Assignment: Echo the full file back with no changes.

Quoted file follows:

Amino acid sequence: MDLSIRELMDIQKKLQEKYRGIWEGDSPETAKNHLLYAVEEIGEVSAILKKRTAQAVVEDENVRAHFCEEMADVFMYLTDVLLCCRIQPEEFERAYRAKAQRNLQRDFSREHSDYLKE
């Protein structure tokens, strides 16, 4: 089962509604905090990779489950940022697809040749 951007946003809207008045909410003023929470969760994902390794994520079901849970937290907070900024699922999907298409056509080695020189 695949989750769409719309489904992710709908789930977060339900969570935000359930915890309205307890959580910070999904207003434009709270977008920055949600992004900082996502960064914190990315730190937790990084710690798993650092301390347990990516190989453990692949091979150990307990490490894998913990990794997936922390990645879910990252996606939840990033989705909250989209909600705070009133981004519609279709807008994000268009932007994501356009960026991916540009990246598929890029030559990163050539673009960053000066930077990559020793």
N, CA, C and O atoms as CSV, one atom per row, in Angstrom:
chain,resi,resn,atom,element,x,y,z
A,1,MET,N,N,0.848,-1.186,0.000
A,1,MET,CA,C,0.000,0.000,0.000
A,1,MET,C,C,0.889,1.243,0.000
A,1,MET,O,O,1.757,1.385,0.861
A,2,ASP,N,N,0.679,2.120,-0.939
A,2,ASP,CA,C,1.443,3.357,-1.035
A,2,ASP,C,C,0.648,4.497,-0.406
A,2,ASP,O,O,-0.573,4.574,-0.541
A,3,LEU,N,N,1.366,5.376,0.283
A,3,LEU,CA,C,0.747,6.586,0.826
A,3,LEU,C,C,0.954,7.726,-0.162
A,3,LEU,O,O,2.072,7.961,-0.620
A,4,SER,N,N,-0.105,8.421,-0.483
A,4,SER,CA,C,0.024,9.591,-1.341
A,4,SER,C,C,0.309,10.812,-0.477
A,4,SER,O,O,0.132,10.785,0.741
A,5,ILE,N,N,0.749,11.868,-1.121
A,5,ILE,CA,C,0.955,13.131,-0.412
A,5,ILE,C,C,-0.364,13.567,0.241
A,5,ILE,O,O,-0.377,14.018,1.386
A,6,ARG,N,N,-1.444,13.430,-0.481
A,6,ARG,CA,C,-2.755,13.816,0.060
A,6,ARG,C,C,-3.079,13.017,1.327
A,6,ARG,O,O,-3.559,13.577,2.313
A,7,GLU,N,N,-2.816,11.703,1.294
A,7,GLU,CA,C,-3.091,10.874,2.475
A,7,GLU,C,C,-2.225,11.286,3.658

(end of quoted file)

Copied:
Amino acid sequence: MDLSIRELMDIQKKLQEKYRGIWEGDSPETAKNHLLYAVEEIGEVSAILKKRTAQAVVEDENVRAHFCEEMADVFMYLTDVLLCCRIQPEEFERAYRAKAQRNLQRDFSREHSDYLKE
């Protein structure tokens, strides 16, 4: 089962509604905090990779489950940022697809040749 951007946003809207008045909410003023929470969760994902390794994520079901849970937290907070900024699922999907298409056509080695020189 695949989750769409719309489904992710709908789930977060339900969570935000359930915890309205307890959580910070999904207003434009709270977008920055949600992004900082996502960064914190990315730190937790990084710690798993650092301390347990990516190989453990692949091979150990307990490490894998913990990794997936922390990645879910990252996606939840990033989705909250989209909600705070009133981004519609279709807008994000268009932007994501356009960026991916540009990246598929890029030559990163050539673009960053000066930077990559020793």
N, CA, C and O atoms as CSV, one atom per row, in Angstrom:
chain,resi,resn,atom,element,x,y,z
A,1,MET,N,N,0.848,-1.186,0.000
A,1,MET,CA,C,0.000,0.000,0.000
A,1,MET,C,C,0.889,1.243,0.000
A,1,MET,O,O,1.757,1.385,0.861
A,2,ASP,N,N,0.679,2.120,-0.939
A,2,ASP,CA,C,1.443,3.357,-1.035
A,2,ASP,C,C,0.648,4.497,-0.406
A,2,ASP,O,O,-0.573,4.574,-0.541
A,3,LEU,N,N,1.366,5.376,0.283
A,3,LEU,CA,C,0.747,6.586,0.826
A,3,LEU,C,C,0.954,7.726,-0.162
A,3,LEU,O,O,2.072,7.961,-0.620
A,4,SER,N,N,-0.105,8.421,-0.483
A,4,SER,CA,C,0.024,9.591,-1.341
A,4,SER,C,C,0.309,10.812,-0.477
A,4,SER,O,O,0.132,10.785,0.741
A,5,ILE,N,N,0.749,11.868,-1.121
A,5,ILE,CA,C,0.955,13.131,-0.412
A,5,ILE,C,C,-0.364,13.567,0.241
A,5,ILE,O,O,-0.377,14.018,1.386
A,6,ARG,N,N,-1.444,13.430,-0.481
A,6,ARG,CA,C,-2.755,13.816,0.060
A,6,ARG,C,C,-3.079,13.017,1.327
A,6,ARG,O,O,-3.559,13.577,2.313
A,7,GLU,N,N,-2.816,11.703,1.294
A,7,GLU,CA,C,-3.091,10.874,2.475
A,7,GLU,C,C,-2.225,11.286,3.658